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Ayala v. Grant

United States District Court, N.D. California

August 9, 2016

RONALDO MEDRANO AYALA, Plaintiff,
v.
JOHN GRANT, et al., Defendants.

          ORDER GRANTING DEFENDANTS’ MOTIONS TO DISMISS AS UNTIMELY; GRANTING DEFENDANTS’ MOTIONS FOR SUMMARY JUDGMENT RE: DKT. NOS. 23, 31, 43

          RONALD M. WHYTE UNITED STATES DISTRICT JUDGE.

         Plaintiff, a California state prisoner proceeding pro se, filed a civil action in state court. Defendants filed a notice of removal to federal court because plaintiff’s complaint indicated that he was filing a lawsuit pursuant to 42 U.S.C. § 1983. Defendant T. Amrhein has filed a motion to dismiss as well as a motion for summary judgment. The remaining defendants have filed a separate motion to dismiss as well as a motion for summary judgment. Although given the opportunity, plaintiff has not filed any opposition. For the reasons stated below, defendants’ motions to dismiss are GRANTED, and defendants’ motions for summary judgment are GRANTED.

         BACKGROUND

         The following facts are taken in the light most favorable to plaintiff.

         On June 9, 2011, Lt. T. Amrhein and Sgt. J. Guthrie plotted an attack on plaintiff because plaintiff had filed a civil rights case against Sgt. J. Guthrie in Ayala v. Ayers, No. 10-0979 JSW (N.D. Cal. filed March 8, 2010). Dkt. No. 5-2 at 4-5. According to plaintiff, prison guards B. Radel, J. Del Rosario, and A. Bulatao grabbed plaintiff and Bulatao slammed plaintiff’s head into the ground. They began hitting plaintiff with their fists and knees, and repeatedly punched and slammed plaintiff’s head on the concrete floor. Id. at 5. Del Rosario placed leg chains on plaintiff, and Amrhein and Gurthrie ordered the guards to drag plaintiff into an office and place him in a chair. Id. at 6. Plaintiff was bleeding profusely from his head. Guthrie and Amrhein began interrogating plaintiff. When plaintiff refused to answer, Amrhein told him that if plaintiff answered the questions, Amrhein would have his guards stop beating him. Id. Plaintiff continued to refuse to answer the questions, and Gurthrie, Fradel, Del Rosario, and Bulatao began beating plaintiff again. Id. Plaintiff became unconscious and slipped onto the floor. Id. Guthrie told the guards not to activate the alarm until after they cleaned up the blood. Id. at 6-7. Amrhein stated, “That’s what happens when you fucken [sic] Hispanics don’t cooperate.” Id. at 7. D. Smethers took plaintiff to the drop-in clinic for medical care. Id. at 7, 9. Nurse T. Peterson looked at plaintiff’s head wound and remarked that she could not stop the bleeding. Dkt. No. 5-1 at 9-10. Amrhein instructed Peterson to wrap a bandage around plaintiff’s head and return him to the adjustment center. Id. at 10. Plaintiff returned to the adjustment center without having his head cleaned or seeing a doctor. Id. Plaintiff states that he did not see a doctor for over four months. Id.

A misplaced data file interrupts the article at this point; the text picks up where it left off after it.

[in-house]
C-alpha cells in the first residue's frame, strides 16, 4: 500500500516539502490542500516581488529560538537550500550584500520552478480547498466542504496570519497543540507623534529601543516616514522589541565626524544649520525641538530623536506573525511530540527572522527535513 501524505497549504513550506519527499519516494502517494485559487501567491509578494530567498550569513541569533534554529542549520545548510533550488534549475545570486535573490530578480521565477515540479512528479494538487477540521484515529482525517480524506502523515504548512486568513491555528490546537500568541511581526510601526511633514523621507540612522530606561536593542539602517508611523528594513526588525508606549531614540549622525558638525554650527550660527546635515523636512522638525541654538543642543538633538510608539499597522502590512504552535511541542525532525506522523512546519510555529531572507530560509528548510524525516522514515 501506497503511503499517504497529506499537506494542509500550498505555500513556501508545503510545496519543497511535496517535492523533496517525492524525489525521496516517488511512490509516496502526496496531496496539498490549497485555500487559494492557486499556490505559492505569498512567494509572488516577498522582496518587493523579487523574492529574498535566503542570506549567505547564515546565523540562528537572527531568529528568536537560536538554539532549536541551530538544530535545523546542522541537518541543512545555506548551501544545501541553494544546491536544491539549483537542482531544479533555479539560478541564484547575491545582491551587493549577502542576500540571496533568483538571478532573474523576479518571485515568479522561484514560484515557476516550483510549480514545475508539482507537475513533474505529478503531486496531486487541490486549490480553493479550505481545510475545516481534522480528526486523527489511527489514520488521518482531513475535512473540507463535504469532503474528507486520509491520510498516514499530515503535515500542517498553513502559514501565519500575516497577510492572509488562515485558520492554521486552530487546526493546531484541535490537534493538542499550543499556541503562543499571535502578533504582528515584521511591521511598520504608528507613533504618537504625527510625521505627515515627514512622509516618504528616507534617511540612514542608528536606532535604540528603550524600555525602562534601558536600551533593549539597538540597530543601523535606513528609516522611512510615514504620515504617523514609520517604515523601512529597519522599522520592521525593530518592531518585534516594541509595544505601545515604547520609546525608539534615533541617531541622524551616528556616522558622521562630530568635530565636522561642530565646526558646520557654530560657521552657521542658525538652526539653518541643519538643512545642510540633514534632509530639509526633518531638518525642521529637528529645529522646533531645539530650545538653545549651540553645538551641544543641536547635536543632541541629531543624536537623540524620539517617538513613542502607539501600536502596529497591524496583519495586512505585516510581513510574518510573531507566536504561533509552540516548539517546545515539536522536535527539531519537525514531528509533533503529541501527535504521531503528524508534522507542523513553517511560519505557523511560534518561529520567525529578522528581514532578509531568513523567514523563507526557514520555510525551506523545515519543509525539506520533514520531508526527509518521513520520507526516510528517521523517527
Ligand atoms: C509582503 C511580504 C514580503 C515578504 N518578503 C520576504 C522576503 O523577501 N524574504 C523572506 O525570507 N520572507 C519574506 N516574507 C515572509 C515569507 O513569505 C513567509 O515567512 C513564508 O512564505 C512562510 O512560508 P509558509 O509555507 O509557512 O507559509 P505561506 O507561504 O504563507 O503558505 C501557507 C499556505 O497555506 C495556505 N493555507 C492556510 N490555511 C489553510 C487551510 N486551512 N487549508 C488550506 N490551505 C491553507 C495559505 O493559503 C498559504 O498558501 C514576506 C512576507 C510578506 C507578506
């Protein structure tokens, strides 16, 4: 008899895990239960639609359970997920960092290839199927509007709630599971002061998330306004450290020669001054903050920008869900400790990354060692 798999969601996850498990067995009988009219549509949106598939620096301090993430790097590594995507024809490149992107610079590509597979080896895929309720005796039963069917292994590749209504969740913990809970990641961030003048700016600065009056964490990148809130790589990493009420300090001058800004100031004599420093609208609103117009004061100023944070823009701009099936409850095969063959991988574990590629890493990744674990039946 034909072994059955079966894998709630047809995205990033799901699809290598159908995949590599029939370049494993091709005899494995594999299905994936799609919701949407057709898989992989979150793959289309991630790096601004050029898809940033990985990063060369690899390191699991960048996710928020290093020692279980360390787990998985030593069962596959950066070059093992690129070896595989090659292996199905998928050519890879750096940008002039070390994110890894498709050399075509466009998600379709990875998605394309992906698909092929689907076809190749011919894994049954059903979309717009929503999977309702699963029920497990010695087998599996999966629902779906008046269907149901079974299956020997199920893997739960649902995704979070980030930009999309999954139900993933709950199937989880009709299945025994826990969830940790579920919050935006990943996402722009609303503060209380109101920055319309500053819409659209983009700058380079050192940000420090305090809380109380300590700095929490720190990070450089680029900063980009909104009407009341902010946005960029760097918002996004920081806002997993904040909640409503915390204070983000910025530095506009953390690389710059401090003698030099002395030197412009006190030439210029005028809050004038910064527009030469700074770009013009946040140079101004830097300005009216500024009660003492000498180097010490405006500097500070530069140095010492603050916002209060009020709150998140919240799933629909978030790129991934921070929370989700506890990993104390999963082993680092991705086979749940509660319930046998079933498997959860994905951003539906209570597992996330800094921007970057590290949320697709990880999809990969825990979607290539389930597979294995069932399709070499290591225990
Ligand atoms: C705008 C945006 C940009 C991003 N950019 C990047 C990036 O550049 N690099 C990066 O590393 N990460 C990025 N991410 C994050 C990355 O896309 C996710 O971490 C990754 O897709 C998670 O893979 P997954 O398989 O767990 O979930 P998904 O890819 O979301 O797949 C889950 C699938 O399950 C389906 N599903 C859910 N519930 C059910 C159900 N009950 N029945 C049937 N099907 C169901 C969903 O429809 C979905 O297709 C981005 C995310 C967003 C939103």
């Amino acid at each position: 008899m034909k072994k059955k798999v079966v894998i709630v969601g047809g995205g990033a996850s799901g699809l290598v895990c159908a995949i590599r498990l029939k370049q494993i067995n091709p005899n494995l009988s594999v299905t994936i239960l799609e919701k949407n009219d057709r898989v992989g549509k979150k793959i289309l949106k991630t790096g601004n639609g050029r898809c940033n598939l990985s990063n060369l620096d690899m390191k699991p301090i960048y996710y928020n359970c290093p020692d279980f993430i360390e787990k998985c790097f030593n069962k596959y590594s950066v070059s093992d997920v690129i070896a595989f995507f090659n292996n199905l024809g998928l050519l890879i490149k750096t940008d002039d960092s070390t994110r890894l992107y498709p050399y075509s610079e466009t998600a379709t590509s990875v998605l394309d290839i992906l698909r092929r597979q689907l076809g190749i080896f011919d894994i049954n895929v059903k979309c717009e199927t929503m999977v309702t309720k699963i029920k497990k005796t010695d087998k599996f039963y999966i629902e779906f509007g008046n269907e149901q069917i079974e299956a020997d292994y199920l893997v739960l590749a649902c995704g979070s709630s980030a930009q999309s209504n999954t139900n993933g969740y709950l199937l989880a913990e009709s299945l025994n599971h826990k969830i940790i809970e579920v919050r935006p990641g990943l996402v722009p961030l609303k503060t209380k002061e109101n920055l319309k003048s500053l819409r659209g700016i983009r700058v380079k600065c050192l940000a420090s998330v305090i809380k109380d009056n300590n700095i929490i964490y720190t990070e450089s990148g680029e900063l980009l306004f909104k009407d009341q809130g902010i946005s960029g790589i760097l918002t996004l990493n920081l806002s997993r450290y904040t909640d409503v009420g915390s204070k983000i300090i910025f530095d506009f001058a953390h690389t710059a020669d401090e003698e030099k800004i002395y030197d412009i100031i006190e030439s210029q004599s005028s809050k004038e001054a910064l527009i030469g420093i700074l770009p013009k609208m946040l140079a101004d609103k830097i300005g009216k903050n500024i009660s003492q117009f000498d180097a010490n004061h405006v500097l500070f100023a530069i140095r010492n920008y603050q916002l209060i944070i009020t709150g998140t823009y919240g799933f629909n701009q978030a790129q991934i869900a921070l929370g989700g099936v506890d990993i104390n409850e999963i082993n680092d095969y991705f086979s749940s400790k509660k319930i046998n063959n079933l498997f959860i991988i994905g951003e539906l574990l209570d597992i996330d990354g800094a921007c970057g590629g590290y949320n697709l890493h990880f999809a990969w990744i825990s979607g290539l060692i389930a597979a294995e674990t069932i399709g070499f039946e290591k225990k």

On June 21, 2011, plaintiff was written up for a rules violation report stemming from the June 9 incident that plaintiff claims was false. On March 9, 2013, Lt. B.A. Walls found plaintiff guilty of resisting peace officer. Dkt. No. 5-2 at 7-9; Decl. Walls, Ex. A.

         As a result of the incidents on June 9, 2011, plaintiff states that he has suffered long term injuries that cause him high levels of daily pain. Dkt. No. 5-1 at 22. Dr. J. Grant was plaintiff’s primary care physician, and plaintiff asserts that Dr. Grant refused to properly diagnose plaintiff’s injuries, refused to provide pain medications, and refused to provide a referral to a medical specialist. Id. at 22-24. According to plaintiff, Nurse Peterson, Nurse Podolsky, and Nurse White all failed to provide plaintiff access to doctors who could treat plaintiff’s pain. Id. at 25-26. Plaintiff also alleges that Dr. Tootell repeatedly refused to allow plaintiff to see a specialist to treat plaintiff’s pain. Id. at 26-27.